Test Marketing Exemptions
The premanufacture notice (PMN) rule provides a definition of test marketing for the purposes of section 5 exemption, found at 40 CFR section 720.3(gg). The purpose of the test marketing exemption is to enable potential PMN submitters to focus on customers' acceptance of a chemical substance, and the probable demand for a product in a market where it will be competing with other goods. It requires submission of a test market exemption application to EPA pursuant to 40 CFR section 720.38. A useful discussion of the test marketing exemption is found in the New Chemical Information Bulletin "Exemptions for Research and Development and Test Marketing" (PDF) (12 pp, 817K, about PDF) (1986-1, November 1986, Office of Toxic Substances), which is also available through the TSCA (Toxic Substance Control Act) Hotline.
Regarding the issue of simultaneous TME and R&D activity, the Agency agrees that a company may co-produce both R&D and TME material in a given batch, and then separate the R&D material for R&D uses. However, since the use of a "new" chemical substance for a R&D purpose is considered a separate commercial activity from that of test marketing, records of the manufacture of the "new" substance must clearly indicate the intended production volume allocated for each activity. 40 CFR section 720.78 specifically requires you to maintain records of the disposition of R&D materials. In addition, production of any materials intended for test marketing purposes cannot commence until the Test Marketing Exemption Application (TMEA) has been granted by the Environmental Protection Agency (EPA).
For a substance to qualify as a TME substance, all procedural and recordkeeping requirements must be met as found at 40 CFR section 720.38 and section 720.78. After the expiration of a TME period as described in a previously granted TME application, a TME substance may continue to be used for TME activities, prior to the expiration of a 90-day Premanufacture Notification (PMN) review period for a "new" chemical substance, under two conditions: 1) the only on-going activities for the TME substance are distribution or use, that is, no additional manufacture of a TME substance may occur after the termination of the TME period, and 2) the production volume and the name of the recipient of the distributed TME material was accounted for in the TME application.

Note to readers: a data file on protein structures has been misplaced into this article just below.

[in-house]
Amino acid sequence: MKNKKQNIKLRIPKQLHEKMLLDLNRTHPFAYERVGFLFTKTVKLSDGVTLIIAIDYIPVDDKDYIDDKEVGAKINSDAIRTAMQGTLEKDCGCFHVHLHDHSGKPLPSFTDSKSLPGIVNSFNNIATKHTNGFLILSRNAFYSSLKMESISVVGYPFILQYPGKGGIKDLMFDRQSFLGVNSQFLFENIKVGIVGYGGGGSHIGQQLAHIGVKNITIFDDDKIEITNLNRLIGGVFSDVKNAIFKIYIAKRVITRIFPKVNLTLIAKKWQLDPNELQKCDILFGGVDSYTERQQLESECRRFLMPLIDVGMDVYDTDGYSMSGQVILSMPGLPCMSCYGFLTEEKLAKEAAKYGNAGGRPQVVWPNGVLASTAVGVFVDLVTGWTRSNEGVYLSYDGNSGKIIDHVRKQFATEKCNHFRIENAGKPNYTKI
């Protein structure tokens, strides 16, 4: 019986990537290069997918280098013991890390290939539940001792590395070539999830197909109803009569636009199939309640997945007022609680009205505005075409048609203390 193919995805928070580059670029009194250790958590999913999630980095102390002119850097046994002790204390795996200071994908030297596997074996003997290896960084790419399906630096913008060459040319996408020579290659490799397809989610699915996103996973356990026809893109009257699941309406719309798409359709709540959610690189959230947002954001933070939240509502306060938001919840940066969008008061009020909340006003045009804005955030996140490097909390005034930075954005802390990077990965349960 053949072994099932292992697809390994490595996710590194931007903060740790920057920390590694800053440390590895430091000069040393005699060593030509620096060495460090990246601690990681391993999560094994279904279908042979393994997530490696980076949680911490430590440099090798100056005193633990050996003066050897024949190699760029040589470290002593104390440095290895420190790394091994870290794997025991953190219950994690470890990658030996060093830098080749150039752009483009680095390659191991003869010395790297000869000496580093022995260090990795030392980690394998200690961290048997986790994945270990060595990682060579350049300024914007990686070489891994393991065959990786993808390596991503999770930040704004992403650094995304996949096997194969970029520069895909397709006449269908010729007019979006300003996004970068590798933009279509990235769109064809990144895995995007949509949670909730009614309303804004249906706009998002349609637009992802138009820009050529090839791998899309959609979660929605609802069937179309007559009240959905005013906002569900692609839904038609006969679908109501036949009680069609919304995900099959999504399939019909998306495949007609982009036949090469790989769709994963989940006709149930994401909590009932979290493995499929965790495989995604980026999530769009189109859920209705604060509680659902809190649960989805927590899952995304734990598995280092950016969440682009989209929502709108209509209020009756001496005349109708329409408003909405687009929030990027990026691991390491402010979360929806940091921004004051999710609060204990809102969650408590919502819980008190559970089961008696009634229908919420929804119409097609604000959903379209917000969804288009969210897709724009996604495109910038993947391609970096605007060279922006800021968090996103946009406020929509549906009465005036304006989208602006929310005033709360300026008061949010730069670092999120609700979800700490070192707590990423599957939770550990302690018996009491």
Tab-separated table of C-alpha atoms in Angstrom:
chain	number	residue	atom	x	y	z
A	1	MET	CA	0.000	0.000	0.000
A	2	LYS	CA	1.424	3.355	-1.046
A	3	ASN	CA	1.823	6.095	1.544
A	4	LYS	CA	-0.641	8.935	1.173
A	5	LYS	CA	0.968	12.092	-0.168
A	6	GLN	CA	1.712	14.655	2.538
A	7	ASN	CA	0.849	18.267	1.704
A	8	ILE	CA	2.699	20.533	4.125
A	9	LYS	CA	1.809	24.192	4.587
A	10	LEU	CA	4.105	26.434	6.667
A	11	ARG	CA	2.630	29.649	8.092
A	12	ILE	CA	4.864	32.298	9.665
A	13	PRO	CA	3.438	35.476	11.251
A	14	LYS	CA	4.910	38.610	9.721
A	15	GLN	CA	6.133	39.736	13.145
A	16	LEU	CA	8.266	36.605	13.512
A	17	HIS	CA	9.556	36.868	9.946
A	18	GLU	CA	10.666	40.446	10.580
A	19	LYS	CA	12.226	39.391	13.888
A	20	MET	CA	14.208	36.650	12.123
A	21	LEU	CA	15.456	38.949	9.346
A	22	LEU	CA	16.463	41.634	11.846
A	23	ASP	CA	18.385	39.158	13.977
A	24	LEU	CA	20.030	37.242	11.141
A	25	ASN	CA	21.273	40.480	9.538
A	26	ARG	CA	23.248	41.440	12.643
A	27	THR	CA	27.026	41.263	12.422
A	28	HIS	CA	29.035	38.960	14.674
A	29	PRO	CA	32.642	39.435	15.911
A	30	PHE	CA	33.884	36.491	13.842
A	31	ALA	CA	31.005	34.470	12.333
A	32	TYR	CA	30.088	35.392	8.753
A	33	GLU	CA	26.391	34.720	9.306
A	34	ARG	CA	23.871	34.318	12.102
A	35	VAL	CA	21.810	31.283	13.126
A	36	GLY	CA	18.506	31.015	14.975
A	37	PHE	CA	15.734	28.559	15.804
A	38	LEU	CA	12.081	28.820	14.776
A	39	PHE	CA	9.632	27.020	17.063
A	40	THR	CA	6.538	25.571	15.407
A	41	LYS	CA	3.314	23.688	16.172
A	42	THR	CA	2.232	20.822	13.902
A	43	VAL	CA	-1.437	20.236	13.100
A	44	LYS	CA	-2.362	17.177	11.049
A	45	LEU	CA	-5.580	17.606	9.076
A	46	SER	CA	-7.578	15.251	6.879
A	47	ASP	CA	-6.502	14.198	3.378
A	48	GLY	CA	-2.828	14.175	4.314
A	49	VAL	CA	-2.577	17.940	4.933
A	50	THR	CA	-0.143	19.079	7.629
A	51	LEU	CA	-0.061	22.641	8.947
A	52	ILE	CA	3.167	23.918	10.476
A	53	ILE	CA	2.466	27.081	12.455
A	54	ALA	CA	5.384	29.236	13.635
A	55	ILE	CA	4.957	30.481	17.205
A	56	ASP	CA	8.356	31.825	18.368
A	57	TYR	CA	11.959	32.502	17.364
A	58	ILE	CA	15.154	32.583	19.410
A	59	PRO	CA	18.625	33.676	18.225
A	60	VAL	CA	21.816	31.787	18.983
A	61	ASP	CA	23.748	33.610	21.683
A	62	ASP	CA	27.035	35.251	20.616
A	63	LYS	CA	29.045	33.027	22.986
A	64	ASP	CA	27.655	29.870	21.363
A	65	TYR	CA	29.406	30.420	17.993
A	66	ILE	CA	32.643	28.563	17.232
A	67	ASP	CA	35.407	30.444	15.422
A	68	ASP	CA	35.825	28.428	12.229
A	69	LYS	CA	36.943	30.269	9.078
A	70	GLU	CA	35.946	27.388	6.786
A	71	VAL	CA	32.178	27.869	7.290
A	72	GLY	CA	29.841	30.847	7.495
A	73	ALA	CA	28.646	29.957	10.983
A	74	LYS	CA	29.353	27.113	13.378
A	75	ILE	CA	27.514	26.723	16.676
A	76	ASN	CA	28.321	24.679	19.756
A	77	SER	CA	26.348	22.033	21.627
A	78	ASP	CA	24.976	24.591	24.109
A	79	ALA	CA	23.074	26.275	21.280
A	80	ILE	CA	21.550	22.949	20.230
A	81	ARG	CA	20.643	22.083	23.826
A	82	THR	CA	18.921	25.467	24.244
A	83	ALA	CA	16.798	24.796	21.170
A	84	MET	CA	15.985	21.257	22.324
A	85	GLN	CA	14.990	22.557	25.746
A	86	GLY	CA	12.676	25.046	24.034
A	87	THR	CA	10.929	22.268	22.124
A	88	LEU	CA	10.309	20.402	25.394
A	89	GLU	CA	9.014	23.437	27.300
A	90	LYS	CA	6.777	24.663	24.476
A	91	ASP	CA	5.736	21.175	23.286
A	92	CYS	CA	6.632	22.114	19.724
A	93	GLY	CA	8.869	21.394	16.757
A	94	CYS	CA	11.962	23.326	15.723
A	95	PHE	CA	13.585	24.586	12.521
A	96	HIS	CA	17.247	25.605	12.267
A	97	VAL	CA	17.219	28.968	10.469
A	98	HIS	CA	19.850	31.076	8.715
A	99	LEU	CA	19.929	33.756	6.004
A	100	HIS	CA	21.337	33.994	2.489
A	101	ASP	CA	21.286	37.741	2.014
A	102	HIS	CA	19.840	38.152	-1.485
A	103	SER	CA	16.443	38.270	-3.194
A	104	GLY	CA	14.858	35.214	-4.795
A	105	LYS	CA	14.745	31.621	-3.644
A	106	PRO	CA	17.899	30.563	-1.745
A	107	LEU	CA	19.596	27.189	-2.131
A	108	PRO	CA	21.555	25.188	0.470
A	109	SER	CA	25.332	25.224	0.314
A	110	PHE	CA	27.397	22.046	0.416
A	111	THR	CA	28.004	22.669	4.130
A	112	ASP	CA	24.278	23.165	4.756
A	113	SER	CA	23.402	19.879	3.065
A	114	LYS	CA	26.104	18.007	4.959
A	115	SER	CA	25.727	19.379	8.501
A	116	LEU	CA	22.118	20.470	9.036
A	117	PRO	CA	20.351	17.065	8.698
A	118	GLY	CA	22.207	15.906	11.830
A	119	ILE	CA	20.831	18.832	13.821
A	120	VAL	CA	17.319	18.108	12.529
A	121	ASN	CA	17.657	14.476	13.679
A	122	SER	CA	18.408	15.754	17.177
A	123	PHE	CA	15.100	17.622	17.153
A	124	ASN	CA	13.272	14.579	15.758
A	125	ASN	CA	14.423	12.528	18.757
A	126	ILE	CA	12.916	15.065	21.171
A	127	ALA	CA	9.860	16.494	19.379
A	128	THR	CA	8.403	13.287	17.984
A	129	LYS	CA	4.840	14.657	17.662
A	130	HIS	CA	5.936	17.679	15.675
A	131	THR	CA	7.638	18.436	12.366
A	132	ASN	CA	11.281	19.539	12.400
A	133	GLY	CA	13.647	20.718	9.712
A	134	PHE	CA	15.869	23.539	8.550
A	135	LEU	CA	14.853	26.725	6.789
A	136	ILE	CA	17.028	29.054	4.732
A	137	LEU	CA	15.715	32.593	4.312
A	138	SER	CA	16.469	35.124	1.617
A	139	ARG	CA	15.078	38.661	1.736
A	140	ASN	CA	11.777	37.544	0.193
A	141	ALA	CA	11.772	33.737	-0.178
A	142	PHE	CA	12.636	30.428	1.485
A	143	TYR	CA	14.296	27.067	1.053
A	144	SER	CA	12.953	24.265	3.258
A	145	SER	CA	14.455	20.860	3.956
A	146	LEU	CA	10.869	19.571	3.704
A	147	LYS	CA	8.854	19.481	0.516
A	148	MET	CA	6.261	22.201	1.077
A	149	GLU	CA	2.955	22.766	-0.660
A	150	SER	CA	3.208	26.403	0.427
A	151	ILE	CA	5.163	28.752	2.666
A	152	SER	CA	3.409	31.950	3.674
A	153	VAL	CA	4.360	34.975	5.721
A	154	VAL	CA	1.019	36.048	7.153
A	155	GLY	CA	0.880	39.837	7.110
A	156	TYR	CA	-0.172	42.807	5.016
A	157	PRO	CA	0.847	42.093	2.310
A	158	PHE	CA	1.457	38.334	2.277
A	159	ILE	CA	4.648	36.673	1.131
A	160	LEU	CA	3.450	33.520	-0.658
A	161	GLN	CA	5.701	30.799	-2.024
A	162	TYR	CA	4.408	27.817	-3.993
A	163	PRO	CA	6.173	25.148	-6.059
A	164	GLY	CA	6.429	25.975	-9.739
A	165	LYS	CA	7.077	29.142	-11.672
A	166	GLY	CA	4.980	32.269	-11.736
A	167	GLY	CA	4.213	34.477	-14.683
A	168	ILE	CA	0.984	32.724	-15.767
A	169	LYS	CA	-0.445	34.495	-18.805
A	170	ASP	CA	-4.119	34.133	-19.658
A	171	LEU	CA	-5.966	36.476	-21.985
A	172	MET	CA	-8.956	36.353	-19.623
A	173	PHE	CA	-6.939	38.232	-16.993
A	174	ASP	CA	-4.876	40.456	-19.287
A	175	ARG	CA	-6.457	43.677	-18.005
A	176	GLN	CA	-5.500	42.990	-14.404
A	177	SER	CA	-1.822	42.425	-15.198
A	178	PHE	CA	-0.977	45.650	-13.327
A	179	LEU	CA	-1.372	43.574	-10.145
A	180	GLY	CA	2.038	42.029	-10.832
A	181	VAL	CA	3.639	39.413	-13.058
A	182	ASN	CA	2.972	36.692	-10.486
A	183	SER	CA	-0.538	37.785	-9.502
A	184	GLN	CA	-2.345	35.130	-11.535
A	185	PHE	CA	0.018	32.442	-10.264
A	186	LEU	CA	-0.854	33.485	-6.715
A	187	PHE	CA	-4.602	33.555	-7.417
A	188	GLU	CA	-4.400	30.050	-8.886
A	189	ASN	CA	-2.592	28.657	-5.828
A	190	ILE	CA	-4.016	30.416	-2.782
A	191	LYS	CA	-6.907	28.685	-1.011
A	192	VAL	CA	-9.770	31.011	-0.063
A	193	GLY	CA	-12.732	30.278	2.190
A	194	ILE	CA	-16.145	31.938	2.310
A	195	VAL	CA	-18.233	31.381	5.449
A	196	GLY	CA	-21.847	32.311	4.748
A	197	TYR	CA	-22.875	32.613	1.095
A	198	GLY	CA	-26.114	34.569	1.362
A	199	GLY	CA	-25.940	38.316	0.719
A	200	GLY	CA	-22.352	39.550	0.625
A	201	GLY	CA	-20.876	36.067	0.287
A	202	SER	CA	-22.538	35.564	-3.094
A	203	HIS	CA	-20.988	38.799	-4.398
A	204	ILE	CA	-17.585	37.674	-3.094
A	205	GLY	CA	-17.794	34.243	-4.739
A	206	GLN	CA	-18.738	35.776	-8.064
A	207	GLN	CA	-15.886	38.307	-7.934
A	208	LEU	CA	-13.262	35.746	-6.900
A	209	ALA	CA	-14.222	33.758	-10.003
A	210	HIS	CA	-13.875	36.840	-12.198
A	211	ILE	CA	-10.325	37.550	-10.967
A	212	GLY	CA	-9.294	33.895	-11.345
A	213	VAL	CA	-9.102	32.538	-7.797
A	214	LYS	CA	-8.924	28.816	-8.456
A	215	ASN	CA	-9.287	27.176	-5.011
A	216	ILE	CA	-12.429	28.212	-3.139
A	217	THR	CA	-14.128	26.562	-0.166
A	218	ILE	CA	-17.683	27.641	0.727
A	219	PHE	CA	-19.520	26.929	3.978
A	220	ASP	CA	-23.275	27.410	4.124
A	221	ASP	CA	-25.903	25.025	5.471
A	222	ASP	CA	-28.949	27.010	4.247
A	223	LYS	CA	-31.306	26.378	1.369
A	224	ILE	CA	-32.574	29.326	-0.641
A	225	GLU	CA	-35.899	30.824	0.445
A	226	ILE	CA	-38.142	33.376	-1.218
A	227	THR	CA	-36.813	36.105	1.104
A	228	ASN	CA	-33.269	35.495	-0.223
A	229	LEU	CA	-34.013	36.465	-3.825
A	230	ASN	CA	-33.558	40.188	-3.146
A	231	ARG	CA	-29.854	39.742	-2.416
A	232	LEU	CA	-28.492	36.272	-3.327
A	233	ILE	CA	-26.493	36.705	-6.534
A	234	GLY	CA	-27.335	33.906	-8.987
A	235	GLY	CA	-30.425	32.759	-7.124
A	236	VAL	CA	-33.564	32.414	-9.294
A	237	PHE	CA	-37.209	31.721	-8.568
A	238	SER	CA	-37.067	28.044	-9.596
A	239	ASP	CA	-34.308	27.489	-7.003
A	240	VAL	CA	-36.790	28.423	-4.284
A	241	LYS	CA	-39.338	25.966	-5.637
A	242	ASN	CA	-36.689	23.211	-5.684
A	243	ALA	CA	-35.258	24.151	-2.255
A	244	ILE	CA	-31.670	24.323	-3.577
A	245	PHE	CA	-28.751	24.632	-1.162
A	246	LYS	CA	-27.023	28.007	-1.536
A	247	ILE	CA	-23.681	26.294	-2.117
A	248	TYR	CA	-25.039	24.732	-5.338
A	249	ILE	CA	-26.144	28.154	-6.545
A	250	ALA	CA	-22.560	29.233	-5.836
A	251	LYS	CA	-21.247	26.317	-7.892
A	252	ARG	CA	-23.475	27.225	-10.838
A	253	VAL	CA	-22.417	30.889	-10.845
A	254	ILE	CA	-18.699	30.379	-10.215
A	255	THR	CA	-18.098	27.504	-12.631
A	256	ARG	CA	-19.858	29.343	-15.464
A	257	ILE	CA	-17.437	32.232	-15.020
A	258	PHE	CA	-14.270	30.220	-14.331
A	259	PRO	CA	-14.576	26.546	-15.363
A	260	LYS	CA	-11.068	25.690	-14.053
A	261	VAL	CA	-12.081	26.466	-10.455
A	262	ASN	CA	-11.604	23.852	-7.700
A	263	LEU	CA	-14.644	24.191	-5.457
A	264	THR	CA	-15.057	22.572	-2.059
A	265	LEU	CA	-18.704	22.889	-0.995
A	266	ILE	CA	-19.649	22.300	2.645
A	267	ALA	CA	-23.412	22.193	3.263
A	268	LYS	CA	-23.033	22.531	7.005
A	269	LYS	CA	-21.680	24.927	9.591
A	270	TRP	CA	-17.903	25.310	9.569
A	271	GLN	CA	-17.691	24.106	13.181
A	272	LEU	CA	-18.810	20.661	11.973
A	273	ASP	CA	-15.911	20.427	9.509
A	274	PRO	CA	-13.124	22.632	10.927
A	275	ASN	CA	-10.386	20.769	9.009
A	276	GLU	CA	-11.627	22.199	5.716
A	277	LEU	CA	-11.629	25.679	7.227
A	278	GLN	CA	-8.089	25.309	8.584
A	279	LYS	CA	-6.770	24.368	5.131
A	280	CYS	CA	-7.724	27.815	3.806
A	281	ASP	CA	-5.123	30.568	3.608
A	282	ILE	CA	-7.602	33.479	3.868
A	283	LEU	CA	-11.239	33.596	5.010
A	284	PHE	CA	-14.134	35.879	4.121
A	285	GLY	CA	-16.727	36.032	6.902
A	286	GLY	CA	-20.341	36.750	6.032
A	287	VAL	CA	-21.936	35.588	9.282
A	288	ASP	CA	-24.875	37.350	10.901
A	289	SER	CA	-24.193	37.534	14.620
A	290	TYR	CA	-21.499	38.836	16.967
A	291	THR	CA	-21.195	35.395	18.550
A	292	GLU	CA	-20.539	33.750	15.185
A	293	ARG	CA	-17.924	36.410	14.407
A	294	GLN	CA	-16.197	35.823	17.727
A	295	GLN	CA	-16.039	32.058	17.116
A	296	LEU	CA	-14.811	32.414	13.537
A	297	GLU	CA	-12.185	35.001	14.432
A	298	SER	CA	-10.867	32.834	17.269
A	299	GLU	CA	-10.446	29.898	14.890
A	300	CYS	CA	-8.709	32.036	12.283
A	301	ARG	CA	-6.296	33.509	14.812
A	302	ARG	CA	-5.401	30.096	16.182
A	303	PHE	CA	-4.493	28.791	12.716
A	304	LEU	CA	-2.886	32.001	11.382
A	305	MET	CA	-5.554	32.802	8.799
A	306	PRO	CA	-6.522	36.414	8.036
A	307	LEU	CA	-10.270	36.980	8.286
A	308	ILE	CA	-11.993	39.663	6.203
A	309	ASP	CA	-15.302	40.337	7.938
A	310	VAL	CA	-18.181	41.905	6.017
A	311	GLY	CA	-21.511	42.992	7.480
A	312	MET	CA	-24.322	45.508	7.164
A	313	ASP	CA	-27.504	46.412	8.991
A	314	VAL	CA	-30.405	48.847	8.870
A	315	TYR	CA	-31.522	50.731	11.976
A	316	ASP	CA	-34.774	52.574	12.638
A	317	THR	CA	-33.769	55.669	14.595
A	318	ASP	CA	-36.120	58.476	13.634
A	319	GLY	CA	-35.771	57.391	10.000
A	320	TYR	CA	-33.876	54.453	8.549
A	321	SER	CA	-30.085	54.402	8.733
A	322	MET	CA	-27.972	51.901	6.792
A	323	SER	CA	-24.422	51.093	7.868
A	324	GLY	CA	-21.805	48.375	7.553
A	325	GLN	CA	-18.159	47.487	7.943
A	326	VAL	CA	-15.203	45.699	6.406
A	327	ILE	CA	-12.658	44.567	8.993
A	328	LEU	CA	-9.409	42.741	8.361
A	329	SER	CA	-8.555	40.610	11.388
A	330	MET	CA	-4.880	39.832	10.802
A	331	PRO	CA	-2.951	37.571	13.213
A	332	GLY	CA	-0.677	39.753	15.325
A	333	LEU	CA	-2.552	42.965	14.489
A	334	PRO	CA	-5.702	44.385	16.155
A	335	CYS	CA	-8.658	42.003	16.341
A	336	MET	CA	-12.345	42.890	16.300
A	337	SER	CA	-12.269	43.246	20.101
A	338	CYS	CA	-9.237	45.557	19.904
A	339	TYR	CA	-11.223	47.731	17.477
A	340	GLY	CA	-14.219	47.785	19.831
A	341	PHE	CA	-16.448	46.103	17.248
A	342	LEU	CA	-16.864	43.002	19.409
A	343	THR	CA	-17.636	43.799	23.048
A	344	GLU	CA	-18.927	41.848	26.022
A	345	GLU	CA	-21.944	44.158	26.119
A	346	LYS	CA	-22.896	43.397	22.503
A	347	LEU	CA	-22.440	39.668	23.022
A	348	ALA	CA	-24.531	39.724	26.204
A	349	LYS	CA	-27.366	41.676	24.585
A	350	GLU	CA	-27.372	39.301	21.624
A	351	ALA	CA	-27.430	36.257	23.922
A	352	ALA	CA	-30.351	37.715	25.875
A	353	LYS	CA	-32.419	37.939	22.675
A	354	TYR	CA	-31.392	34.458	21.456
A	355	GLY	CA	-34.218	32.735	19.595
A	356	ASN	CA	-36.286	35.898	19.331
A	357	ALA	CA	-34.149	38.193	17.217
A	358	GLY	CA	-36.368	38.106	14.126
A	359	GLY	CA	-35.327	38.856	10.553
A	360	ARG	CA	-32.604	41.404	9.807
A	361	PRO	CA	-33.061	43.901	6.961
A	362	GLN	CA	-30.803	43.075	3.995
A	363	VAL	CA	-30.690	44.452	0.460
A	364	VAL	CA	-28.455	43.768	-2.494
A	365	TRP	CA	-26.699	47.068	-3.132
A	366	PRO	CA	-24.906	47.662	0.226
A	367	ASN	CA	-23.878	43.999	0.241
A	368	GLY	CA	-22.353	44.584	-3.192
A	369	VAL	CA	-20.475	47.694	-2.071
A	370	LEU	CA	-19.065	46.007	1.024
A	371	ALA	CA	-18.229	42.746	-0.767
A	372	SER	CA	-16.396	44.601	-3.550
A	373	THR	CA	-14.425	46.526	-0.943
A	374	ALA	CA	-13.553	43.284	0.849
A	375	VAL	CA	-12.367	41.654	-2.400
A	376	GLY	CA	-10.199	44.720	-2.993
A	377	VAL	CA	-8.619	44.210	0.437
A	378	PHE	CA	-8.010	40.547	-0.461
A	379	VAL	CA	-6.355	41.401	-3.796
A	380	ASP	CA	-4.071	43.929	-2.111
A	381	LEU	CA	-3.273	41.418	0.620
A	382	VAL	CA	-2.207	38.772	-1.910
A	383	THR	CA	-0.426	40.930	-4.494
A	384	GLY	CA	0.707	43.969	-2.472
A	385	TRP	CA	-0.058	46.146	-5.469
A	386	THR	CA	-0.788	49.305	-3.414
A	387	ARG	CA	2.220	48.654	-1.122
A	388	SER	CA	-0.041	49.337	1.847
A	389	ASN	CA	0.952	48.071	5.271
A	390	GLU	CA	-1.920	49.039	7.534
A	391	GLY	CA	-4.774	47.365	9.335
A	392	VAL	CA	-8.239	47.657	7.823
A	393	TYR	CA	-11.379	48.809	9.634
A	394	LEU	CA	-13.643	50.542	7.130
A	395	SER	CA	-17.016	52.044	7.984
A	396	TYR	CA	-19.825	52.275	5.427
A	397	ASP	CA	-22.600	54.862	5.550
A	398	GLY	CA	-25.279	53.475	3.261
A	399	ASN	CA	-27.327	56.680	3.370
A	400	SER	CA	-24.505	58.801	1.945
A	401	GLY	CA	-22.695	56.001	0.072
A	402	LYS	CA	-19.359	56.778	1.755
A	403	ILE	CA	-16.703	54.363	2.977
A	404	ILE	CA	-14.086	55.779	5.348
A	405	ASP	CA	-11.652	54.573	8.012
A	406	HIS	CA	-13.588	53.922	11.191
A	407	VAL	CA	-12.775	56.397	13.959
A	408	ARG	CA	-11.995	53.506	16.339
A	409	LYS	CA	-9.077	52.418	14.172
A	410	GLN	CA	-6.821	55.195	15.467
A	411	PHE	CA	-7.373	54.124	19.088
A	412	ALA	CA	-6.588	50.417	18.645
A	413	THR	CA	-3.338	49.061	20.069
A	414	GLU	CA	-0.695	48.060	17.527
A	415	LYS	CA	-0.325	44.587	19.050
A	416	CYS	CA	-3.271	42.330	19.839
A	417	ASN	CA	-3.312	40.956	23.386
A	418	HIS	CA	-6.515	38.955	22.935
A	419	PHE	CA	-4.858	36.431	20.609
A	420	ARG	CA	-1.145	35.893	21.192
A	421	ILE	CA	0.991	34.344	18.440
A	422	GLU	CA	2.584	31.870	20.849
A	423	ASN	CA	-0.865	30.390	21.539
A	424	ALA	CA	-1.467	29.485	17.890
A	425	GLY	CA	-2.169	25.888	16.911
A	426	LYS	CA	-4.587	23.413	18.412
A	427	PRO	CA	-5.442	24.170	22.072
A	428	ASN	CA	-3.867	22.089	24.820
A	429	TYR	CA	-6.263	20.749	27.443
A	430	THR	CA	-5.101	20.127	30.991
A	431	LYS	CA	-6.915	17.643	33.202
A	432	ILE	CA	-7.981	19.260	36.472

After the expiration of the 90-day PMN review period, residual TME material may be used for non-exempt commercial purposes, as well as for R&D activities. A Notice of Commencement (NOC) may not be submitted until the first non-exempt commercial manufacture of a new chemical substance after the end of the 90-day PMN review period.
The availability of residual test-marketing material should generally be minimal. Based on the nature of the TME application, persons applying for the test-marketing exemption are asked to provide the Agency with the maximum quantity of the chemical substance which the applicant will manufacture or import for test marketing purposes. Therefore, the manufacturer should not produce more than the maximum quantity of the chemical substance necessary for the test-marketing activities.
EPA is concerned that the simultaneous submission of a TMEA and a PMN for the same substance might represent an effort by the submitter to obtain PMN review of a chemical substance in 45 days, rather than the 90 days provided by section 5(a) of the Toxic Substance Control Act (TSCA). To discourage such an approach, EPA will closely examine simultaneous submissions to determine if genuine test marketing activity is involved; if it is not, the application will be denied.
If you submit a Test Marketing Exemption Application ("TMEA") to EPA, you are required to use the electronic-PMN ("e-PMN") software as discussed in the "e-PMN" final rule (75 FR 773) (PDF) (18 pp, 110K, about PDF). During the first year following the effective date of the final rule, TME submissions will be permitted via Central Data Exchange (CDX), optical disc or paper. One year after the rule's effective date, i.e., as of April 6, 2010, paper submissions will not be accepted. Two years after the final rule's effective date, i.e., as of April 6, 2011, all submissions will be required to be submitted electronically via CDX. Refer to www.epa.gov/cdx, the CDX Registration Guide (PDF) (44 pp, 8.6MB, about PDF), or the CDX Helpful Hints (PDF) (10 pp, 41K, about PDF) for directions on how to register and submit notices via CDX.
You must use the PMN module within the e-PMN software to submit your TMEA. For TMEAs, the eTSCA/e-PMN program does not validate any data beyond PMN page 3 to allow you more flexibility in filling out the exemption. On page 1 of the PMN form, be sure to check the box stating the type of notice you are submitting is a TMEA. Also be sure the contact information on page 3 is provided. The rest of the TMEA information can be entered into the form in one of three ways:
- fill out the applicable fields in the PMN pages 4-13;
- enter the TMEA information in the cover letter; or
- enter the TMEA information as an attachment.